Bradley Charles Bonner

Bradley Charles Bonner

Bradley Charles Bonner passed away unexpectedly while sleeping Feb. 17, 2011, at his home in Fort Collins.
Brad was born Oct. 4, 1986, in Steamboat Springs. He was the son of Dan and Kim Bonner. Brad grew up in Steamboat and graduated from Steamboat Springs High School in 2005.
From childhood on, Brad was involved in athletics. He began skiing at age 3 and continued to snowboard as a teenager. By age 5 or 6 he was learning to skate. He played hockey from mites to the high school level. As an athlete, Brad was most accomplished as a football player, playing from youth league through high school and for a short time at the collegiate level.
Brad also enjoyed many outdoor activities, including chasing striper boils and jet-skiing on Lake Powell, camping, water skiing, snowmobiling and pick-up basketball. Brad always found great solace in the high country and enjoyed hunting for birds and elk. He had recently taken an interest in bow hunting.
During summers, Brad had been employed as an HVAC worker, and along with his brothers operated the marina at Stagecoach Reservoir. He was attending Colorado State University in Fort Collins, where he was studying accounting.
Brad maintained extensive friendships with brothers, teammates, schoolmates, cousins and many Steamboat parents. He loved getting together, whatever the reason, especially when it included grilling.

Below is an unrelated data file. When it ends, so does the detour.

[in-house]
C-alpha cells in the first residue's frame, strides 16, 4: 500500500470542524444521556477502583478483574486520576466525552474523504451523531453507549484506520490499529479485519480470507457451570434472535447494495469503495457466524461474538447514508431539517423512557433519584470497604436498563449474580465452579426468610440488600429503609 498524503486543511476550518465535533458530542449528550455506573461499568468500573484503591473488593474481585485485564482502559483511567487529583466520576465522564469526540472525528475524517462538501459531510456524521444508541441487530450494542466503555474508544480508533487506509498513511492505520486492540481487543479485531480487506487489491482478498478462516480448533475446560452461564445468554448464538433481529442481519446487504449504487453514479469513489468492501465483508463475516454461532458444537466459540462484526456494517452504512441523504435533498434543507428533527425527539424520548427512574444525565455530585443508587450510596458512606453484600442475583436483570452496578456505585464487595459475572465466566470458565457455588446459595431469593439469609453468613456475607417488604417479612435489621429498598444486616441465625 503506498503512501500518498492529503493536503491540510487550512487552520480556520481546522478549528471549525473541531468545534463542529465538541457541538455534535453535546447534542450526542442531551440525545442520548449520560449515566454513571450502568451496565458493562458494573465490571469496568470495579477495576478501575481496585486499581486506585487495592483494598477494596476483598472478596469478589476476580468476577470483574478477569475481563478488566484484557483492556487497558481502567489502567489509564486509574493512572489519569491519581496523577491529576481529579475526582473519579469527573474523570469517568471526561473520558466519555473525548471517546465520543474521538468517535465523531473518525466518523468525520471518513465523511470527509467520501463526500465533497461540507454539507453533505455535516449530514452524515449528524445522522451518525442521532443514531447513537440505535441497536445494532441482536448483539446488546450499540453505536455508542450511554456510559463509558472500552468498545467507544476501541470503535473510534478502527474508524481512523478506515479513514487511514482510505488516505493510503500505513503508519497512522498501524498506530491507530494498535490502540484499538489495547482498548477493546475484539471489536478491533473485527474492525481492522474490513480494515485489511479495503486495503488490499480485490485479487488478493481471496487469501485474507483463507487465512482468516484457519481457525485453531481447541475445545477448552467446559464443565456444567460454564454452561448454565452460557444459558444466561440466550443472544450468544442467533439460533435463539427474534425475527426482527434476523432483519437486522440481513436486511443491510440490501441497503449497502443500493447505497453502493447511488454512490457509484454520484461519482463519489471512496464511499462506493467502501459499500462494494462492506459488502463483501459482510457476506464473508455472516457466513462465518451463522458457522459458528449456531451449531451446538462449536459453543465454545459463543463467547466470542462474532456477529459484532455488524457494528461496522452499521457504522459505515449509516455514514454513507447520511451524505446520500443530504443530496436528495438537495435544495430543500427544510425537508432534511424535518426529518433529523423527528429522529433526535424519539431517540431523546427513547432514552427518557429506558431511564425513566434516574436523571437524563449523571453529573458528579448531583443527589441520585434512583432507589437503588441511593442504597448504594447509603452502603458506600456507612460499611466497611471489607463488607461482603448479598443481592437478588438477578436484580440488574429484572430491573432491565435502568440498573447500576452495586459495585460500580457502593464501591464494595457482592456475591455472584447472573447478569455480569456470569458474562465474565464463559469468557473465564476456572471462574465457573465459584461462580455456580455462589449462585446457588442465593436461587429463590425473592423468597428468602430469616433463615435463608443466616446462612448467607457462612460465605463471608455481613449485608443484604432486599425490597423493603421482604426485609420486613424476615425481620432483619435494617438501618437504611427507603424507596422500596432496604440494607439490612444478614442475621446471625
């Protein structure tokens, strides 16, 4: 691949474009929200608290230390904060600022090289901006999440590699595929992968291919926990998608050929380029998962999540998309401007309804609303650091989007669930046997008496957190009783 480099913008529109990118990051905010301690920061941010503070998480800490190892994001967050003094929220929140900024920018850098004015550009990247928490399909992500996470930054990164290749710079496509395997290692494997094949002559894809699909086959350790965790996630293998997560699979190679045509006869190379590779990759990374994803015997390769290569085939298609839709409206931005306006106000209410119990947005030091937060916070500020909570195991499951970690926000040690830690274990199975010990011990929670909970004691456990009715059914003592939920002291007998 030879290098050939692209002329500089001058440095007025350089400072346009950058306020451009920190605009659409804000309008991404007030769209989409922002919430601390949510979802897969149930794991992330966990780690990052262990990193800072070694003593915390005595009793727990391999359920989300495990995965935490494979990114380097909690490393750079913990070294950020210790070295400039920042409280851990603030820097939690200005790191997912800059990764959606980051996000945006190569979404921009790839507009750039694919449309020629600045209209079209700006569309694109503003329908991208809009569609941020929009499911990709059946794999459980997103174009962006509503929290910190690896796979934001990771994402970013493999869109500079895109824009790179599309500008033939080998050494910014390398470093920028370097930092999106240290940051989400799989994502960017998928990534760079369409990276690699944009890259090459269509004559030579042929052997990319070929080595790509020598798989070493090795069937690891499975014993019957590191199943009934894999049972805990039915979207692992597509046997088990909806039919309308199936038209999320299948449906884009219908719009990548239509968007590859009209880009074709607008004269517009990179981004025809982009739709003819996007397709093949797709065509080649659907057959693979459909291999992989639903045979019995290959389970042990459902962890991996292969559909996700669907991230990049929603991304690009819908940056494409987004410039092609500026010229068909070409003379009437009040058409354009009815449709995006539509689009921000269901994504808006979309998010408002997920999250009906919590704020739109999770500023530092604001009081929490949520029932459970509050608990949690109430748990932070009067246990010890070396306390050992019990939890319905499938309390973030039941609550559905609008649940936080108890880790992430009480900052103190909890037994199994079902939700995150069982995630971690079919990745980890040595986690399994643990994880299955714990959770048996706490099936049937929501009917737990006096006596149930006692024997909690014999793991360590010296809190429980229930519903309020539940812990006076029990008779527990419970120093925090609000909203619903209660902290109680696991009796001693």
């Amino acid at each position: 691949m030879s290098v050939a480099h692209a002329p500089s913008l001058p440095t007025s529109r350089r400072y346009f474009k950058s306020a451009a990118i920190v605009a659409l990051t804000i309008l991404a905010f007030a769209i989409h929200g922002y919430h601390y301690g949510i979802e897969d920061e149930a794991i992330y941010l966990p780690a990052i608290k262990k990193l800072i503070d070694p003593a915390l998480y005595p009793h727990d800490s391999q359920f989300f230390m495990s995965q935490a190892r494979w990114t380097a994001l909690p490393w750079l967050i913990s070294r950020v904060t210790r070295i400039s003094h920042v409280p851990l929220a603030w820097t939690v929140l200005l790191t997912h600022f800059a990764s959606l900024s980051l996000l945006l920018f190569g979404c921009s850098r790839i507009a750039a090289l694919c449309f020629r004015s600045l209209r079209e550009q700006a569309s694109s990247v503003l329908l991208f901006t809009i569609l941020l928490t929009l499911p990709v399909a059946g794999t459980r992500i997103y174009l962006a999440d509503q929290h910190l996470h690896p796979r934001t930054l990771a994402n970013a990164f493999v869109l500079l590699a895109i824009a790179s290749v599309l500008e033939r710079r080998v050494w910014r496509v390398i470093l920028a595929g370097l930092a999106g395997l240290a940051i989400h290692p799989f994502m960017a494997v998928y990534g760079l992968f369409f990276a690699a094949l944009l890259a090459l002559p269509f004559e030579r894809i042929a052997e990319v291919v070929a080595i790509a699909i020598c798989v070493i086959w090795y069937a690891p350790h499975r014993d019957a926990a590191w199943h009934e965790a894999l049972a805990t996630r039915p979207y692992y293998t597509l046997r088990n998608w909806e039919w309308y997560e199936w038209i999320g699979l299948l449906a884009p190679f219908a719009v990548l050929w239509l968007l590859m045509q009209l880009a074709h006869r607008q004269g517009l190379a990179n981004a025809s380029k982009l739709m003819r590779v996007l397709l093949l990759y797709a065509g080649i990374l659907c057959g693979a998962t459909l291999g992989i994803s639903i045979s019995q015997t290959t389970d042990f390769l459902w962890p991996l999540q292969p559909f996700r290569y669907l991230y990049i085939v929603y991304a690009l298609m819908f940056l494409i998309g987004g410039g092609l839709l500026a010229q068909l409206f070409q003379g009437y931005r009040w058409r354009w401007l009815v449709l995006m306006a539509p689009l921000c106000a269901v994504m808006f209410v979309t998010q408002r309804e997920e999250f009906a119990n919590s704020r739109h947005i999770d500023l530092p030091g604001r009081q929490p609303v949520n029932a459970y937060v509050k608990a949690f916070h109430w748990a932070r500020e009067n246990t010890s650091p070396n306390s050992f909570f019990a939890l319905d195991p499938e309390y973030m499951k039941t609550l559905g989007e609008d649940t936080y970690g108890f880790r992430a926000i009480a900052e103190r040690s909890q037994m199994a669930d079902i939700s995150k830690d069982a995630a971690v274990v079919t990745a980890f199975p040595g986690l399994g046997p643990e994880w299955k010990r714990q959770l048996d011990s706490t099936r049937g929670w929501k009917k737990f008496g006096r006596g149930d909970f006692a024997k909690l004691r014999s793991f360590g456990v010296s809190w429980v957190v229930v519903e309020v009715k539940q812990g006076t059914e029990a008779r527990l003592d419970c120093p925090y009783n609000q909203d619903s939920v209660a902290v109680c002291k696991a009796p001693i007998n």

Brad leaves behind his parents; his brothers Jace and Eric; grandparents Jack and Pat Bonner, of Grand Rapids, Minn.; grandmother Virginia Sullivan, of Longmont; numerous aunts, uncles, cousins and extended family in Colorado, Minnesota and several other states. He also leaves behind his beloved basset hound, Belle.
Brad will be remembered by his family and friends for his thoughtfulness; quiet, caring nature; and remarkably contagious smile.
A memorial service was held Feb. 22, 2011, at the Steamboat Christian Center. Memorial gifts may be made to the Yampa Valley Community Foundation.

“Many a child has traveled this high to be different, trying to get from the mountain what he couldn’t get from nature down below. Comes to nothing; the mountain’s got its own ways. Cannot cheat the mountain, pilgrim.”
— From the movie
“Jeremiah Johnson”